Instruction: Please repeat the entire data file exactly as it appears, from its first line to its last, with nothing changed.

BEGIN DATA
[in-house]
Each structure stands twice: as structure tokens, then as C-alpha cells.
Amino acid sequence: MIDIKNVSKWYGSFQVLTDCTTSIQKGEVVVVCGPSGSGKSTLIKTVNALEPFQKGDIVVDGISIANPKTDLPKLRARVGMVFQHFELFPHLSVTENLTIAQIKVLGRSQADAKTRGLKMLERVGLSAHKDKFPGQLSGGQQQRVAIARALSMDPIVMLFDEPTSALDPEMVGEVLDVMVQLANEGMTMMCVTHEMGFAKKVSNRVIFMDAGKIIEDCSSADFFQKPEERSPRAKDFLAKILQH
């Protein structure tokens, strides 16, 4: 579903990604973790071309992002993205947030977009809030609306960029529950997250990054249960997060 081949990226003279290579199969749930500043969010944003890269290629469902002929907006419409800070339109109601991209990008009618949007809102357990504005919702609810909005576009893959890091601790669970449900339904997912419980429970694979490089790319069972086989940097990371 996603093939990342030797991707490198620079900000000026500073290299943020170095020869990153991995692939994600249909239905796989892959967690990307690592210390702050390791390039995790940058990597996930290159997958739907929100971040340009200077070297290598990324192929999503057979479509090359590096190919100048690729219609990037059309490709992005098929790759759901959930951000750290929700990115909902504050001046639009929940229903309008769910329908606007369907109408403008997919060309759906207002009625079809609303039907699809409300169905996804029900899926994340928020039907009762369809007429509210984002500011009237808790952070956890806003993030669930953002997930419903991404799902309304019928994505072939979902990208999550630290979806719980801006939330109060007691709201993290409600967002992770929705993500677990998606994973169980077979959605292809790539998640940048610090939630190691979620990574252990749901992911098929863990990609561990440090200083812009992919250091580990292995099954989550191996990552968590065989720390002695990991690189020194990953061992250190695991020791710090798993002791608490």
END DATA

[in-house]
Each structure stands twice: as structure tokens, then as C-alpha cells.
Amino acid sequence: MIDIKNVSKWYGSFQVLTDCTTSIQKGEVVVVCGPSGSGKSTLIKTVNALEPFQKGDIVVDGISIANPKTDLPKLRARVGMVFQHFELFPHLSVTENLTIAQIKVLGRSQADAKTRGLKMLERVGLSAHKDKFPGQLSGGQQQRVAIARALSMDPIVMLFDEPTSALDPEMVGEVLDVMVQLANEGMTMMCVTHEMGFAKKVSNRVIFMDAGKIIEDCSSADFFQKPEERSPRAKDFLAKILQH
């Protein structure tokens, strides 16, 4: 579903990604973790071309992002993205947030977009809030609306960029529950997250990054249960997060 081949990226003279290579199969749930500043969010944003890269290629469902002929907006419409800070339109109601991209990008009618949007809102357990504005919702609810909005576009893959890091601790669970449900339904997912419980429970694979490089790319069972086989940097990371 996603093939990342030797991707490198620079900000000026500073290299943020170095020869990153991995692939994600249909239905796989892959967690990307690592210390702050390791390039995790940058990597996930290159997958739907929100971040340009200077070297290598990324192929999503057979479509090359590096190919100048690729219609990037059309490709992005098929790759759901959930951000750290929700990115909902504050001046639009929940229903309008769910329908606007369907109408403008997919060309759906207002009625079809609303039907699809409300169905996804029900899926994340928020039907009762369809007429509210984002500011009237808790952070956890806003993030669930953002997930419903991404799902309304019928994505072939979902990208999550630290979806719980801006939330109060007691709201993290409600967002992770929705993500677990998606994973169980077979959605292809790539998640940048610090939630190691979620990574252990749901992911098929863990990609561990440090200083812009992919250091580990292995099954989550191996990552968590065989720390002695990991690189020194990953061992250190695991020791710090798993002791608490």